North Texas Daily

Big paychecks for newscasters compromise their credibility

Big paychecks for newscasters compromise their credibility

Big paychecks for newscasters compromise their credibility
March 31
12:00 2022

One of the core tenets of the Society of Professional Journalists’ Code of Ethics is “act independently.” It specifies that journalists should be wary of sources offering money for information, and it’s considered outright unethical to be paid by a third party to run a news story. But in a world where the most-watched news anchors receive seven or eight-digit figure salaries, it seems we must reevaluate whether these high paychecks also compromise a reporter’s credibility.

Sean Hannity, Megyn Kelly, Tucker Carlson, Anderson Cooper and Brett Baier are some of the most well-paid TV personalities on air. Most of them are from either Fox News or CNN, with a few coming in from MSNBC or ABC. This is benign at first. However, the general public perceives Fox and CNN as the most biased news stations on the air, according to a study done by the Knight Foundation. It comes as no shock to find that the news stations dishing out the biggest paychecks are also the ones the general public finds to be the most unreliable.

Forty-six percent of those polled believed Fox was “extremely biased,” second only to Breitbart News, which provides primarily written content. CNN polled at around 33 percent.

Some of these wealthy news anchors have (quietly) admitted they are not the beacons of truth every journalist strives to be. Fox News anchor Tucker Carlson allegedly rakes in about $10 million a year for his endeavors on “Tucker Carlson Tonight,” even after his lawyers won a court case by admitting Carlson does not “state actual facts” and engages in “exaggeration” and “non-literal commentary.” To many of the 4 million people who watch Carlson’s show every night, this couldn’t be. Either way, Fox rewards Carlson with tens of millions of dollars for spreading sensationalized stories.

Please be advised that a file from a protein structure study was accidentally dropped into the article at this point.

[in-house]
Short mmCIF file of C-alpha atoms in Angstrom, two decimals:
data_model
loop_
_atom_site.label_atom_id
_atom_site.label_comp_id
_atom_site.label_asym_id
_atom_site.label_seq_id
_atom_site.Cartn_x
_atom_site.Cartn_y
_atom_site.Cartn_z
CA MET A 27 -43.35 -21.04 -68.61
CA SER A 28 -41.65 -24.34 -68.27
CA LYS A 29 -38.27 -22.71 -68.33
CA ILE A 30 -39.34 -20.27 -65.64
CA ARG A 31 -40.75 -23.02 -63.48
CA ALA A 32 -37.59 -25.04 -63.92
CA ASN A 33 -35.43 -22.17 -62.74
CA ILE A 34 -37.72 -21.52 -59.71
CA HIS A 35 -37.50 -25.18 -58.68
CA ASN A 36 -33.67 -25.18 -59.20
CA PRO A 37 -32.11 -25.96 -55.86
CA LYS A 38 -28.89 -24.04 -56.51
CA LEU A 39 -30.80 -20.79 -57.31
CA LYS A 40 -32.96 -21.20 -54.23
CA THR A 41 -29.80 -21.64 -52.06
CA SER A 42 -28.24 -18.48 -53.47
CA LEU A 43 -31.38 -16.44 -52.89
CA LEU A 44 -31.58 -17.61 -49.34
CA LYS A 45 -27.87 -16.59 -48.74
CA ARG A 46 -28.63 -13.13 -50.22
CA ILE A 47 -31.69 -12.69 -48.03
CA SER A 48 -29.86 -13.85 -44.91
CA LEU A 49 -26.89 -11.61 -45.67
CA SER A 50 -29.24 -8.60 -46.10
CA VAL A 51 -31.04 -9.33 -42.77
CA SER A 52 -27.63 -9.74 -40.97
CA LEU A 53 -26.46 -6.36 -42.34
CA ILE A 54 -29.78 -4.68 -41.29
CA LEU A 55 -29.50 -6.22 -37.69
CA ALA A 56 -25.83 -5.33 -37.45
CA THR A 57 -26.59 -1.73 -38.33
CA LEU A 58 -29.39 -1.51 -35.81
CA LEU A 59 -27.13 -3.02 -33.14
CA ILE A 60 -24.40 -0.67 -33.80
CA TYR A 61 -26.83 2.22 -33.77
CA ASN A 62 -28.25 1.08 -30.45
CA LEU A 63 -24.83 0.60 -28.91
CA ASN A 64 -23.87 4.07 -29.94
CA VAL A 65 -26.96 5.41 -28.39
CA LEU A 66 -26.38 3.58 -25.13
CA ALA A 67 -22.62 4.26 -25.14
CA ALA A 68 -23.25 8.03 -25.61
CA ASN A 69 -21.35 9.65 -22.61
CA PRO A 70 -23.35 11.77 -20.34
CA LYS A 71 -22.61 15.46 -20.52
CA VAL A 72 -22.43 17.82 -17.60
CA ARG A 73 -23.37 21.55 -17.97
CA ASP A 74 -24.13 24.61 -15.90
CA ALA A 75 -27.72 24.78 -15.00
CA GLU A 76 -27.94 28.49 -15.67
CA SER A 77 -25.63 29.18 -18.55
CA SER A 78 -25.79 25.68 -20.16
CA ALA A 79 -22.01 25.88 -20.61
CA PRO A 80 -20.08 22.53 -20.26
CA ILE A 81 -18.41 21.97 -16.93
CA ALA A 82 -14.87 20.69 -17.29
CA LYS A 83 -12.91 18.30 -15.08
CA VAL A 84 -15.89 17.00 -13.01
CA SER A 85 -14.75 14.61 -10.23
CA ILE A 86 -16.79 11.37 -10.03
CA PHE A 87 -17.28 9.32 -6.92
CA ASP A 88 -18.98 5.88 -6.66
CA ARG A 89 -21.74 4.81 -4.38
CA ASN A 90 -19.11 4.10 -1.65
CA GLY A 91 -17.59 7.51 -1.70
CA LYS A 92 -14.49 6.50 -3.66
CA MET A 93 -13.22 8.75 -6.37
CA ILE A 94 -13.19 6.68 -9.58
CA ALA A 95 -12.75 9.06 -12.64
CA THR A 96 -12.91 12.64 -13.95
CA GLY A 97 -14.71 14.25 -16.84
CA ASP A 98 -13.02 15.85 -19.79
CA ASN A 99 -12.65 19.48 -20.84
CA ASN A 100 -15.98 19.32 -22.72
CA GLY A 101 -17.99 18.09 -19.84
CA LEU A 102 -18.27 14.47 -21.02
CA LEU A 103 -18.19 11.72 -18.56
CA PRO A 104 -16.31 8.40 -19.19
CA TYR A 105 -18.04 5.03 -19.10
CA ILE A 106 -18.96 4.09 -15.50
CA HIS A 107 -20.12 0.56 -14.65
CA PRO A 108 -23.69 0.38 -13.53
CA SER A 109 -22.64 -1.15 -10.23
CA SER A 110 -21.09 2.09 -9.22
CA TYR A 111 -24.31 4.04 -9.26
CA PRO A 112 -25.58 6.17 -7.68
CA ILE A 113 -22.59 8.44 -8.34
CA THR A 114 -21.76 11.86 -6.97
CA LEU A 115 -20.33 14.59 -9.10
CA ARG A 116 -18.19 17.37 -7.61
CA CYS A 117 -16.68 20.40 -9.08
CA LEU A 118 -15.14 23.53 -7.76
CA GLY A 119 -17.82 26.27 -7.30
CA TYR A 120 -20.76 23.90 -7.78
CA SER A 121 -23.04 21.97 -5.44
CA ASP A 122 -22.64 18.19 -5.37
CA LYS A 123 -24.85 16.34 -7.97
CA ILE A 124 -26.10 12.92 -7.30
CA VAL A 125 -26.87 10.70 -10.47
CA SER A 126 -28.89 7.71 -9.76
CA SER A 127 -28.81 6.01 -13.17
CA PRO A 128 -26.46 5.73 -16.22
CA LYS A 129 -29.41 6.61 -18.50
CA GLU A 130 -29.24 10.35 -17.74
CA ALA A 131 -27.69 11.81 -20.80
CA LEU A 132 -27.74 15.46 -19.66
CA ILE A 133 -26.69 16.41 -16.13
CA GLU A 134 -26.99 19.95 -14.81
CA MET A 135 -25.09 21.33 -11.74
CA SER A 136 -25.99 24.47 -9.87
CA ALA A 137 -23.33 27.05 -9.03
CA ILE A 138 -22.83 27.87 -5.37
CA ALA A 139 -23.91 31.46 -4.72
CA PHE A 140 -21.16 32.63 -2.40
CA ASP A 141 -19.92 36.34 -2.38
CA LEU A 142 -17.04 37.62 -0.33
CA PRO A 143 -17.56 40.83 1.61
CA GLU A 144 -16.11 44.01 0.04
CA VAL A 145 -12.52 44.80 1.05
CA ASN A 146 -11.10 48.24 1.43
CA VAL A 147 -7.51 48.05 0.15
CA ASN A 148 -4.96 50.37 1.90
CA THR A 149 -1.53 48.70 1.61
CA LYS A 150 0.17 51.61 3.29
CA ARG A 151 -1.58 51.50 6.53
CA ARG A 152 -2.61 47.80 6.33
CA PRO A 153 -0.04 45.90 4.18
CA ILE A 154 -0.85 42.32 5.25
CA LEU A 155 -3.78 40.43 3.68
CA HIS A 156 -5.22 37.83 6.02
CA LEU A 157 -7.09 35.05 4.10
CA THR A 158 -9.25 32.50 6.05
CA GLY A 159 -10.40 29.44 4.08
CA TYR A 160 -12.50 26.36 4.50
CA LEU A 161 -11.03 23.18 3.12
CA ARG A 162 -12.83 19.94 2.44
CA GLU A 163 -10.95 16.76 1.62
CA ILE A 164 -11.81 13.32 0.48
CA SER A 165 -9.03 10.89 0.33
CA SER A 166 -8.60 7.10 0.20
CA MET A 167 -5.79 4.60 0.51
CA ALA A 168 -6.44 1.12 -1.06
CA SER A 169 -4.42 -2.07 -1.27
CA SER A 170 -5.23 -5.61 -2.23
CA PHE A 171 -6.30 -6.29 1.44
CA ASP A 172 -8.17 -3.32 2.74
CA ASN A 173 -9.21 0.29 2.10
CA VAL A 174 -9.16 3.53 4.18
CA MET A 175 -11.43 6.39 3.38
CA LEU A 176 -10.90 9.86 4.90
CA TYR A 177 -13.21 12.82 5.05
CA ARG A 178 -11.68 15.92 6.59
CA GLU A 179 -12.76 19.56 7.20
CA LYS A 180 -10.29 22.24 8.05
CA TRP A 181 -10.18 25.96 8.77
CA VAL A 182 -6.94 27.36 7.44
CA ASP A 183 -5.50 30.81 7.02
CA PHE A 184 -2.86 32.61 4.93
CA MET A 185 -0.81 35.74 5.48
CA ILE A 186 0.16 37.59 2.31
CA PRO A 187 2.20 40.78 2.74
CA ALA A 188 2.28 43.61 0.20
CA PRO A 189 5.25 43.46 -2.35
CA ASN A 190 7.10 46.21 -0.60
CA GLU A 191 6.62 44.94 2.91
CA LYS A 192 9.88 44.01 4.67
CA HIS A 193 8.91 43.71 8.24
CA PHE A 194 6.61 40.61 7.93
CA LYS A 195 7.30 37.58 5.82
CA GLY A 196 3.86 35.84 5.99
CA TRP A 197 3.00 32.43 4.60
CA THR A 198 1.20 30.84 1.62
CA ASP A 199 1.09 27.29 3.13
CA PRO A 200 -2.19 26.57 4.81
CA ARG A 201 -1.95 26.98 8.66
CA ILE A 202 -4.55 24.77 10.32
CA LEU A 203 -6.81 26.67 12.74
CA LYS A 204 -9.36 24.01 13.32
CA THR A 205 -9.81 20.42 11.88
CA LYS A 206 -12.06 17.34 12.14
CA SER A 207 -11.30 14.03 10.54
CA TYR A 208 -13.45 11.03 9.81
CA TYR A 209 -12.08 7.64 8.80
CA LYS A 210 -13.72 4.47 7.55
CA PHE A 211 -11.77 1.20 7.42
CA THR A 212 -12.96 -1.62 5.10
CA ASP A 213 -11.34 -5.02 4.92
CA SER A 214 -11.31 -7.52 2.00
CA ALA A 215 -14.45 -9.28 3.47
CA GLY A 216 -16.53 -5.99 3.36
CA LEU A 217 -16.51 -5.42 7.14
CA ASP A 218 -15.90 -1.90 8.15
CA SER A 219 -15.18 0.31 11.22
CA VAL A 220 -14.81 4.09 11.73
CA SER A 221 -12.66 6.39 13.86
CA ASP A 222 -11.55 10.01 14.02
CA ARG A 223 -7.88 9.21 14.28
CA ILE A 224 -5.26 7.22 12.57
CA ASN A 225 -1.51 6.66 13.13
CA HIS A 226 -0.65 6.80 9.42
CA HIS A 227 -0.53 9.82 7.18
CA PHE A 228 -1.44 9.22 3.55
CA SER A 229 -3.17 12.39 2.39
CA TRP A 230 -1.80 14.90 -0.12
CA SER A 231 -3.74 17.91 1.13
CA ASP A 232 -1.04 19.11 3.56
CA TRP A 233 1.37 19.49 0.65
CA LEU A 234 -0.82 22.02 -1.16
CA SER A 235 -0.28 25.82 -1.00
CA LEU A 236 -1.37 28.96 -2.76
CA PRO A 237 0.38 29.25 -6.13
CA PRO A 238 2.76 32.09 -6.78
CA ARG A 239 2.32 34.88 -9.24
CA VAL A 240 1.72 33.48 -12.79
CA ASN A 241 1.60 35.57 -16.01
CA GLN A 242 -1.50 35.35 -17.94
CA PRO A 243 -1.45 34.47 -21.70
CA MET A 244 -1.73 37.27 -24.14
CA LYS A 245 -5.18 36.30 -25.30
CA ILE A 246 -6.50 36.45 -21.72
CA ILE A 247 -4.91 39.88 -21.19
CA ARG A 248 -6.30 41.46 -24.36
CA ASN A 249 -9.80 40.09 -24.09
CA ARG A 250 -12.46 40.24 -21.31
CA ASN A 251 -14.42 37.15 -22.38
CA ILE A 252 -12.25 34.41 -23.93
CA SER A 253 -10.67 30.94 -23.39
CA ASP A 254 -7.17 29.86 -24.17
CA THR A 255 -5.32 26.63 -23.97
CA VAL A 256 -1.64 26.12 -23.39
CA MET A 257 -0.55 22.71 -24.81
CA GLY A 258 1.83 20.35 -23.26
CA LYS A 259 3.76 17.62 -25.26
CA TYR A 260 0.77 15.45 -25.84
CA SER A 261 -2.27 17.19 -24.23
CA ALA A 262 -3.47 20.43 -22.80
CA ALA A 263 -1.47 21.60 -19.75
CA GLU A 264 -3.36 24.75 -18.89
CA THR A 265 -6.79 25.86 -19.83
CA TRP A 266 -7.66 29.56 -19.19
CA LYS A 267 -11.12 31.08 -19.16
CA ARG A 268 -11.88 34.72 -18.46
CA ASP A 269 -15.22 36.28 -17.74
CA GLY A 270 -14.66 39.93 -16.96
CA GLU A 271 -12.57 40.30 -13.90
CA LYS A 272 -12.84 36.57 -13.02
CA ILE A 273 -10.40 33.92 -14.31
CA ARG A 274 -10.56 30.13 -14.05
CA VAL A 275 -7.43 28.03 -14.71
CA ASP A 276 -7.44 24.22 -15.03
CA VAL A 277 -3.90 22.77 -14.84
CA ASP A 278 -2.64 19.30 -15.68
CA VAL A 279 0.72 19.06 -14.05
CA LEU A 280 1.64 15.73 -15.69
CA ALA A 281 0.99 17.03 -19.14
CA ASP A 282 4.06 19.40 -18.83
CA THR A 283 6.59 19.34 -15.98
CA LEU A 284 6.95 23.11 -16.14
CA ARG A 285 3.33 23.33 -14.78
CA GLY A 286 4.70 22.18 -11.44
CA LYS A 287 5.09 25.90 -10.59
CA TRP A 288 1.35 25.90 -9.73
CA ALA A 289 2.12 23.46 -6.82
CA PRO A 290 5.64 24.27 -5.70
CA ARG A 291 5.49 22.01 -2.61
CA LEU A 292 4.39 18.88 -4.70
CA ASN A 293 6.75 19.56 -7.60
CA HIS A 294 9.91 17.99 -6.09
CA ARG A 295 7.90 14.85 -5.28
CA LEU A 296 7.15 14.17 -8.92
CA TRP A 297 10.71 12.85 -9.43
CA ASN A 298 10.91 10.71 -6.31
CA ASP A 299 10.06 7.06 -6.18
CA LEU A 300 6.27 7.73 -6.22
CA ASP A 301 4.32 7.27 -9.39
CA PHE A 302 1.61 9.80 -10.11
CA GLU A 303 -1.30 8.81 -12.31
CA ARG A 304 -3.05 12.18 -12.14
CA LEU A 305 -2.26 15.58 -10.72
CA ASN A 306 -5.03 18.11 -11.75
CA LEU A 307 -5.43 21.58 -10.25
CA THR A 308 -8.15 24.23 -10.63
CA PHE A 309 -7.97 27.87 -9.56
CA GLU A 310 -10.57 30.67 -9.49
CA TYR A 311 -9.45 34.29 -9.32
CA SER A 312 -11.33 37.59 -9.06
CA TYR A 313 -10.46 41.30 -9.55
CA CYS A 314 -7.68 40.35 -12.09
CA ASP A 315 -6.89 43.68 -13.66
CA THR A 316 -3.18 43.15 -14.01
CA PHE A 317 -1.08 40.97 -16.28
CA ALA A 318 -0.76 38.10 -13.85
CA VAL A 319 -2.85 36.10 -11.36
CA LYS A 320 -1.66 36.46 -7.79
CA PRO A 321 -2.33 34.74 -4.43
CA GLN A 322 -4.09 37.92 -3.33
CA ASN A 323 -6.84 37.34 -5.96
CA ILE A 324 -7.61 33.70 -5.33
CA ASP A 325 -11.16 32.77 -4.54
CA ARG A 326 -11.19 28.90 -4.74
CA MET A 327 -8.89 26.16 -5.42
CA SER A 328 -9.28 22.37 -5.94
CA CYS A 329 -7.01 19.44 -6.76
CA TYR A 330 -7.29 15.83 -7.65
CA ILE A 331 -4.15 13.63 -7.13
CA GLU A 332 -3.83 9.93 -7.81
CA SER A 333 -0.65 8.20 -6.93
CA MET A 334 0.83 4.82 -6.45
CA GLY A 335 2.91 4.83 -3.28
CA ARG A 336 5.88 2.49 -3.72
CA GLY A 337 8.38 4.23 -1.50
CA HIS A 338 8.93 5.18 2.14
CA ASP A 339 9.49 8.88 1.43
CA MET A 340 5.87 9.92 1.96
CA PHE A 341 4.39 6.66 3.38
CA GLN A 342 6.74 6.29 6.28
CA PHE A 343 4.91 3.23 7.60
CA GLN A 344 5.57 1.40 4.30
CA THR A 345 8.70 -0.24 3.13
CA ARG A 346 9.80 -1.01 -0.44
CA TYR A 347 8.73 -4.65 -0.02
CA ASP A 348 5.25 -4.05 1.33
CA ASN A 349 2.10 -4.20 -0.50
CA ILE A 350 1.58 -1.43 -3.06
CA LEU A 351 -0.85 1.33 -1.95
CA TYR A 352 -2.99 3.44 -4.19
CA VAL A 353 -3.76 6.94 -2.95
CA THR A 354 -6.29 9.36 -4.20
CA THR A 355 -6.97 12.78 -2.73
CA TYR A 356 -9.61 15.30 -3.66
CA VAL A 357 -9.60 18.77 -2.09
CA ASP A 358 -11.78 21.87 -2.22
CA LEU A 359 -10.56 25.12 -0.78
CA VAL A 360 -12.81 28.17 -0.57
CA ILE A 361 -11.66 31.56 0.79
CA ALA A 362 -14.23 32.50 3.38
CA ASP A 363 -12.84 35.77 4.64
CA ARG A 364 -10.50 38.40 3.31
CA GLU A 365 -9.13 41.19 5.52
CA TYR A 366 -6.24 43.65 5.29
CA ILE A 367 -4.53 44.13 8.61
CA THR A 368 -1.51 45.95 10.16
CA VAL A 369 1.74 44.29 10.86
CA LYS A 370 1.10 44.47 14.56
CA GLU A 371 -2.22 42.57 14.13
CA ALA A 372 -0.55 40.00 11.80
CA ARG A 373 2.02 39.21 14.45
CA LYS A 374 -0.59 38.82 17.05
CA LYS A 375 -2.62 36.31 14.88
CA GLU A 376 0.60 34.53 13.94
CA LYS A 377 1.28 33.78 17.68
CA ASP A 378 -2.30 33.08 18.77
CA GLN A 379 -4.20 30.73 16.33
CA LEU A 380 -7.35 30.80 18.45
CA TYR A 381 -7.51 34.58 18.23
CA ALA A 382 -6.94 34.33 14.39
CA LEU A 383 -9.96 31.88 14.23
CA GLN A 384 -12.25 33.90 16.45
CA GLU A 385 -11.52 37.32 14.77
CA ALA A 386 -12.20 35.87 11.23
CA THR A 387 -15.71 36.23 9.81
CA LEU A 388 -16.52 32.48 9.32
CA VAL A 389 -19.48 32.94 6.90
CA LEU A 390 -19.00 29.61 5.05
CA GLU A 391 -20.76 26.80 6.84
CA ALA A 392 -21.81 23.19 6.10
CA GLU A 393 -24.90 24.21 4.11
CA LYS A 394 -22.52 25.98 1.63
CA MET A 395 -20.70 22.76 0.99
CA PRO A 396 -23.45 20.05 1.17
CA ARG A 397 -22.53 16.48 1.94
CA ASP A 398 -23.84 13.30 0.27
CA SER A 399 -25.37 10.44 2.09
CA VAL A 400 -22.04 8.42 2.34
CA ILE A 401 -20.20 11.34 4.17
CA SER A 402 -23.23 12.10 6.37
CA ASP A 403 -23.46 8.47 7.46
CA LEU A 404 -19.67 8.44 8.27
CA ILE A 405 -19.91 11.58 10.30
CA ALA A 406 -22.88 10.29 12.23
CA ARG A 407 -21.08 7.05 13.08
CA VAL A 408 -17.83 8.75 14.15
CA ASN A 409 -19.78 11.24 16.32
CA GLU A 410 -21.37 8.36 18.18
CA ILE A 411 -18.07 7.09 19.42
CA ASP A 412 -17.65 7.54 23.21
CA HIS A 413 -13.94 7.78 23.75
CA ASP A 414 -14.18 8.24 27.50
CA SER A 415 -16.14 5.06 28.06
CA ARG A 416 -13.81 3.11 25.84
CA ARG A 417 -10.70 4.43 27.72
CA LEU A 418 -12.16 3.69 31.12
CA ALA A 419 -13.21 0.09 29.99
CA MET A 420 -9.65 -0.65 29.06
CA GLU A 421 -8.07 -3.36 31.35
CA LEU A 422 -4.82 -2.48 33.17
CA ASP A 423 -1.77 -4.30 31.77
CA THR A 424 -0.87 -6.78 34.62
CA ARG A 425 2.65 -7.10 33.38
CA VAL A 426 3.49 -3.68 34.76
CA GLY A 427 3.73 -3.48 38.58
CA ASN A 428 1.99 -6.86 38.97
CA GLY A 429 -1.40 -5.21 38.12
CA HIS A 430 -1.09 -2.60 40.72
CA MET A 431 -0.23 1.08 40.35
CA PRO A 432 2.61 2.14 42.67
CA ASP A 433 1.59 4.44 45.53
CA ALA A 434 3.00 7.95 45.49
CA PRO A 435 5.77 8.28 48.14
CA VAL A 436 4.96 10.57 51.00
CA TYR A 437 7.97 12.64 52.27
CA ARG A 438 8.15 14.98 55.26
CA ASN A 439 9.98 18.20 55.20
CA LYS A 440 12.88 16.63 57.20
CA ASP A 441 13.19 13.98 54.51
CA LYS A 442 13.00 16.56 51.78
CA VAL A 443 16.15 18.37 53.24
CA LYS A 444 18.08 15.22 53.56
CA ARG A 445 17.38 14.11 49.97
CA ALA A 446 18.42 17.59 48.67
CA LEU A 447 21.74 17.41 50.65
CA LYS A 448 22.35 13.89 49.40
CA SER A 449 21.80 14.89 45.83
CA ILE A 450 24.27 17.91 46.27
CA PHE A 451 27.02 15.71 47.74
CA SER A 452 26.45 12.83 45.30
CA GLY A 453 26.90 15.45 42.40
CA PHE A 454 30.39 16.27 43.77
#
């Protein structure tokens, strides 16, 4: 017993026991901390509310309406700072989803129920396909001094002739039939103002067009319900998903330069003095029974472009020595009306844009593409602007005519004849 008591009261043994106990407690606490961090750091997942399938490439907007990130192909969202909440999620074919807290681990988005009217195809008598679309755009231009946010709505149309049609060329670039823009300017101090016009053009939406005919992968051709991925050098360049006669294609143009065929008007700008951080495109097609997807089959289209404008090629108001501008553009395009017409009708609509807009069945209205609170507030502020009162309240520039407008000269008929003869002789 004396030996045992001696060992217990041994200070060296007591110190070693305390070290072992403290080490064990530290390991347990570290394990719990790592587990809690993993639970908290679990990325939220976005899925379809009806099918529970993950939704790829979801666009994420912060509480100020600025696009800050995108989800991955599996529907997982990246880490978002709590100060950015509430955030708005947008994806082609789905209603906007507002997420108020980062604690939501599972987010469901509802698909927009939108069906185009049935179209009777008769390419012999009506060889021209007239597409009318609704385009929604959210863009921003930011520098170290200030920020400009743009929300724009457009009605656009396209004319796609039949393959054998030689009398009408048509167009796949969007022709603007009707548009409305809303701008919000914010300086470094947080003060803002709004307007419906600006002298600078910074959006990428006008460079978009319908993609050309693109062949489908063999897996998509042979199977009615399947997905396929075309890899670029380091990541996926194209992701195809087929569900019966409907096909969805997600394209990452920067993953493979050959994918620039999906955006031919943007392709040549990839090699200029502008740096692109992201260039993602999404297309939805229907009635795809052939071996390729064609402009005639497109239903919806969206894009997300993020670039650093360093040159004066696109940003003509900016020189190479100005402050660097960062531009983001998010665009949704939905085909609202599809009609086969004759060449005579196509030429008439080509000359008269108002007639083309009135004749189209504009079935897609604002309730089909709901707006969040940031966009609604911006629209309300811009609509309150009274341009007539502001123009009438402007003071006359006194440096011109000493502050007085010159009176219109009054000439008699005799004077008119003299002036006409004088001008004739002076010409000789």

Huge paychecks don’t always mean bias. Famous news anchors like Diane Sawyer, the first female correspondent on “60 Minutes,” were largely free of accusations of bias. Sawyer also made more than $20 million at the peak of her career. Others like Robin Roberts, Lester Holt and Scott Pelley receive millions yearly but are free from the perception of political or social leanings. None of these people (with the exception of Sawyer), however, are paid as much as the more biased news companies’ figureheads.

It’s true all of the journalists who are paid the highest once started out as low-level reporters with exponentially lower paychecks and that they all worked their way to the esteemed prime-time hours they have today. But esteem and accomplishment do not shield a journalist from their duty to be diligent in their craft, and it certainly doesn’t remove them from scrutiny.

Janet Cooke won a Pulitzer Prize in 1980 for her story about an 8-year-old heroin addict. However, she eventually admitted the story was fabricated and returned the award. Even the most trusted news organizations must constantly be under a watchful eye.

Jayson Blair, a former reporter and editor for The New York Times, left a trail of seven articles the Times called “a low point in the 152-year history of the newspaper” in a 7,200-word piece it published in response. Regardless of a publication’s status or a journalist’s accolades, it must always be self-evaluating its own influences, and money is just as much a factor as any other social or political belief.

Does this mean we should dock the paychecks of the most renowned broadcast journalists because they will inevitably become biased? Not necessarily. However, some reflection on how much money these organizations allocate to such a small group of people may be appropriate, especially when there are other journalists doing equally commendable work being paid much less.

Clarissa Ward, CNN’s chief international correspondent, makes around $100,000 a year. While that is certainly far from a small salary, Ward has more than a decade’s worth of experience as a war correspondent, experience that has been hard-won. At the time of publication, Ward is currently in Kyiv, Ukraine, covering the Russian invasion and receives a large amount of screentime as she covers one of the most important geopolitical conflicts in history.

Compared to the anchors at the desk, Ward’s paycheck is small, despite putting her own life on the line. It ultimately says more about the kinds of information these media outlets value than it says about the experience of those being paid to spread it.

Featured Illustration By Erika Sevilla

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Ayden Runnels

Ayden Runnels

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